The Presidency of Abraham Lincoln (American Presidency Series) / Edition 1

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Abraham Lincoln's life and work have inspired more books than any other historical figure except Jesus and Shakespeare and attracted some of America's most renowned writers. But few know him as well as Phillip Paludan, one of our nation's foremost authorities on Lincoln and the Civil War.

In this long-awaited study, Paludan offers us Lincoln in whole—a complex, even contradictory personality who found greatness without seeking it and who felt deeply troubled about what he perceived as his failings as a president and person.

Opinion has been divided about the real Lincoln. A conservative. A liberal. The great emancipator. A Union preservationist at all cost. But Paludan's Lincoln is both a constitutionalist and a liberal egalitarian who ultimately saw his efforts to preserve the Union and free the slaves as inseparably linked.

Lincoln, Paludan contends, proved himself a truly great leader in a highly combustible situation. True, he was no saint and could rule with political expediency and a heavy hand. But no other president faced such awesome challenges, and none showed better how the nation could meet them and move toward "a more perfect union."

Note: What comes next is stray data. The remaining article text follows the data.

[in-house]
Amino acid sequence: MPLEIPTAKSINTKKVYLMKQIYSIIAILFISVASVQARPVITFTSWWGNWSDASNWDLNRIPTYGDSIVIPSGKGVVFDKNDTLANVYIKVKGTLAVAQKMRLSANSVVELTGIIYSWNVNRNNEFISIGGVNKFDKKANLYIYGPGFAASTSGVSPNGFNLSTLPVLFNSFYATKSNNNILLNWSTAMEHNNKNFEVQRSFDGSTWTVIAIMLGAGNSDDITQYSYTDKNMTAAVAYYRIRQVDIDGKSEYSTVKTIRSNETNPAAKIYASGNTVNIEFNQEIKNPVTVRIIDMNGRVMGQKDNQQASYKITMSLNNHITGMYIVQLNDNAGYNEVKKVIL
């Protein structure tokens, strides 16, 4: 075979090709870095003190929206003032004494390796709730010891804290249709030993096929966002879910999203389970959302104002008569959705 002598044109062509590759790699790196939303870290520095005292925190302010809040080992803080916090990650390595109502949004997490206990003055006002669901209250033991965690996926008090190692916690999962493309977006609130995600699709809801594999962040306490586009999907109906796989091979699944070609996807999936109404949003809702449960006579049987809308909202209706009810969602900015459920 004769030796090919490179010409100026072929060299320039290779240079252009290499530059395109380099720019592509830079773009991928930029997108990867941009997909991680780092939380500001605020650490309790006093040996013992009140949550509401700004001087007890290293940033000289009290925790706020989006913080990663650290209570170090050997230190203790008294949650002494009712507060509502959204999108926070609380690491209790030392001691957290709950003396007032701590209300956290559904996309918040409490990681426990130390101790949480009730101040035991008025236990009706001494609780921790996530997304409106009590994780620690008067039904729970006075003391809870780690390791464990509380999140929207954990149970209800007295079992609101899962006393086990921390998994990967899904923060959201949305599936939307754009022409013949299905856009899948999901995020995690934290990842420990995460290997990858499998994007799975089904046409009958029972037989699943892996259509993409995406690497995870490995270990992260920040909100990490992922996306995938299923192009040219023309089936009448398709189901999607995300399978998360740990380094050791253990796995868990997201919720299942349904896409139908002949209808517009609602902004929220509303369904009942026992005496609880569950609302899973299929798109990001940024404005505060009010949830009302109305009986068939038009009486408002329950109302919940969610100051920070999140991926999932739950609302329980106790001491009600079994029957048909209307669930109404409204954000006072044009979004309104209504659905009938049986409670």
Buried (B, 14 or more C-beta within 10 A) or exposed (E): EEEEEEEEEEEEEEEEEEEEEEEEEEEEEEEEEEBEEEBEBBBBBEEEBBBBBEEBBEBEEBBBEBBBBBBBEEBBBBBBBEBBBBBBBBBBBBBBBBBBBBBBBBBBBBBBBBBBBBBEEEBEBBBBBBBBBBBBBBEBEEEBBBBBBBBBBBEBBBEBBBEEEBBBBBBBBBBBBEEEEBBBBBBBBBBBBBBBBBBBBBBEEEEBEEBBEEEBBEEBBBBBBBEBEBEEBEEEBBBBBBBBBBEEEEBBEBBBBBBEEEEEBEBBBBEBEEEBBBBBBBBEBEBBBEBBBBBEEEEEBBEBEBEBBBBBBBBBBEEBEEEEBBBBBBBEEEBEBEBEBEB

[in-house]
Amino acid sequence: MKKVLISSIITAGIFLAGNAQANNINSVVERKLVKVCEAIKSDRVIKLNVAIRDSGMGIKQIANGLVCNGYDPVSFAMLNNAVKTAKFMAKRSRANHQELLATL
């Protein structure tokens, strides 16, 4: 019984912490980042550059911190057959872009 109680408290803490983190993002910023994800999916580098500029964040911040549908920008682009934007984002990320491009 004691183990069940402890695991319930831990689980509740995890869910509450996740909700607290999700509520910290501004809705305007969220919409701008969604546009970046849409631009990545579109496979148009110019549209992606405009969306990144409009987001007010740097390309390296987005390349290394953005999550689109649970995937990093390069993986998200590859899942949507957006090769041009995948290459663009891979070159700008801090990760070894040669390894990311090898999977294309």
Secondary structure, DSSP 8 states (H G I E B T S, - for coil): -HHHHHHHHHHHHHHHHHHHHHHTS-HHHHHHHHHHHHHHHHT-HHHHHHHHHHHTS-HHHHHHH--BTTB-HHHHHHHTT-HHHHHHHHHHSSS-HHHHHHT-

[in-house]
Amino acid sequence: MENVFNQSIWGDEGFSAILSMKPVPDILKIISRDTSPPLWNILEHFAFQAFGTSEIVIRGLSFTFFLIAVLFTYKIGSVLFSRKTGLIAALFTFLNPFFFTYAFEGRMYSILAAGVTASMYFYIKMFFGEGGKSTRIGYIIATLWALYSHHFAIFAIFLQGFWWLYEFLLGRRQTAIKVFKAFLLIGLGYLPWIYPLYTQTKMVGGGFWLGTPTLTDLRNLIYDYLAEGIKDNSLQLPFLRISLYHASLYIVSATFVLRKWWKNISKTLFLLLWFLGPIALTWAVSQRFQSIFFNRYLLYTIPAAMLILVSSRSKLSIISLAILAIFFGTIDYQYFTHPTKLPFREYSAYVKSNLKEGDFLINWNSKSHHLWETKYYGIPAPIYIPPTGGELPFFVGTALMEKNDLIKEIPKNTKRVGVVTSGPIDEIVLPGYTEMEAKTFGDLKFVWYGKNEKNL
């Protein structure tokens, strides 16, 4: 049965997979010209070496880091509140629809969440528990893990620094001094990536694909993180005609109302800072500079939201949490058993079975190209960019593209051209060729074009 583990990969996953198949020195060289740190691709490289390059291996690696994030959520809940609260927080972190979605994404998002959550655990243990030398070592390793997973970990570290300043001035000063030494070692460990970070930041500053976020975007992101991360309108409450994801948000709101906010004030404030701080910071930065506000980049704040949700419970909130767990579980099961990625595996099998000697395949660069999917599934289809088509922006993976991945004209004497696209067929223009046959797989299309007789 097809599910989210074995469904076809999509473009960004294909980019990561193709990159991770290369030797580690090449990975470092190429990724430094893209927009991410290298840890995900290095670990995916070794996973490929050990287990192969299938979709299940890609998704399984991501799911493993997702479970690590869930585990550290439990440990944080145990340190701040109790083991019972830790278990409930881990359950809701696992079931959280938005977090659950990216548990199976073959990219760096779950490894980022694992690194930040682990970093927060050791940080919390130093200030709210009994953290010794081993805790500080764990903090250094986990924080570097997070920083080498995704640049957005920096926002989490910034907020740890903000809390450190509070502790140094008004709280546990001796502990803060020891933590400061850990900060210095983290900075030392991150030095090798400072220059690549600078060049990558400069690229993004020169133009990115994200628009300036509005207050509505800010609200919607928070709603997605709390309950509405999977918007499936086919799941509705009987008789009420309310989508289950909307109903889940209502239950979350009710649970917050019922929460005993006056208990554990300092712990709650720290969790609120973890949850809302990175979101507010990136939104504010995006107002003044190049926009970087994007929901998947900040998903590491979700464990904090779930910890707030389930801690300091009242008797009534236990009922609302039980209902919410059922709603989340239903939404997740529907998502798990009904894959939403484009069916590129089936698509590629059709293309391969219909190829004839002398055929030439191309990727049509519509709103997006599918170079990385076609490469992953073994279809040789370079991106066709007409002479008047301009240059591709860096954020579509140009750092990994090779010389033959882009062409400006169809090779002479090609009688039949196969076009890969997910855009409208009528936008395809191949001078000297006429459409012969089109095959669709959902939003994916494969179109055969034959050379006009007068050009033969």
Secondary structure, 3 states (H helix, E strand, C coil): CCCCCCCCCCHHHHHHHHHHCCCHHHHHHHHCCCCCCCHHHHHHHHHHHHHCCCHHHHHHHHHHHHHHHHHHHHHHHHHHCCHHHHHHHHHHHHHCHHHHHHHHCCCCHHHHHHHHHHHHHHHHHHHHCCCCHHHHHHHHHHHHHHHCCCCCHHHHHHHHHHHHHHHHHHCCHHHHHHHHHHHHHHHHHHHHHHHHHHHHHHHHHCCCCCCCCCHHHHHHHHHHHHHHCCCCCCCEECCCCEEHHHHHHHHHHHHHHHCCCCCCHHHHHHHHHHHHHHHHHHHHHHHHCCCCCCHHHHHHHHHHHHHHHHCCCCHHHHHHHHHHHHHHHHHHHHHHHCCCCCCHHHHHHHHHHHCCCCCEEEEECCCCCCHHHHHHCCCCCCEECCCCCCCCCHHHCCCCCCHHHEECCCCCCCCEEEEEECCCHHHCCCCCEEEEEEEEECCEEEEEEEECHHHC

Filled with new insights and fresh interpretations, Paludan's study presents a genuinely new and compelling portrait of a president and nation at war. It will change the way we look at such things as Lincoln's evolving reconstruction plans, his civil liberties restrictions, and his handling of foreign affairs and enlarge our understanding of the Gettysburg Address and the Second Inaugural, which linked the president's personal feelings with the needs of the nation. It is essential reading for anyone interested in Lincoln, the presidency, and the Civil War.

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Editorial Reviews

Times Literary Supplement
Readers wanting a relatively brief, clearly written, carefully argued review of Lincoln's presidency will not find a better source than this volume.
New York Review of Books
A judicious, erudite study.
Richmond Times-Dispatch
A superb analysis. Paludan's deft narrative covers the full sweep of Northern wartime politics. His characterizations are succinct and oftentimes unforgettable. This extremely well-written volume is a tribute not to a demigod but to a man.
Book-of- the-Month-Club News
A genuinely new portrait of Lincoln on the job as chief executive. Thought-provoking and engrossing, this is one of the best and most authoritative books yet on the Lincoln presidency.
Publishers Weekly - Publisher's Weekly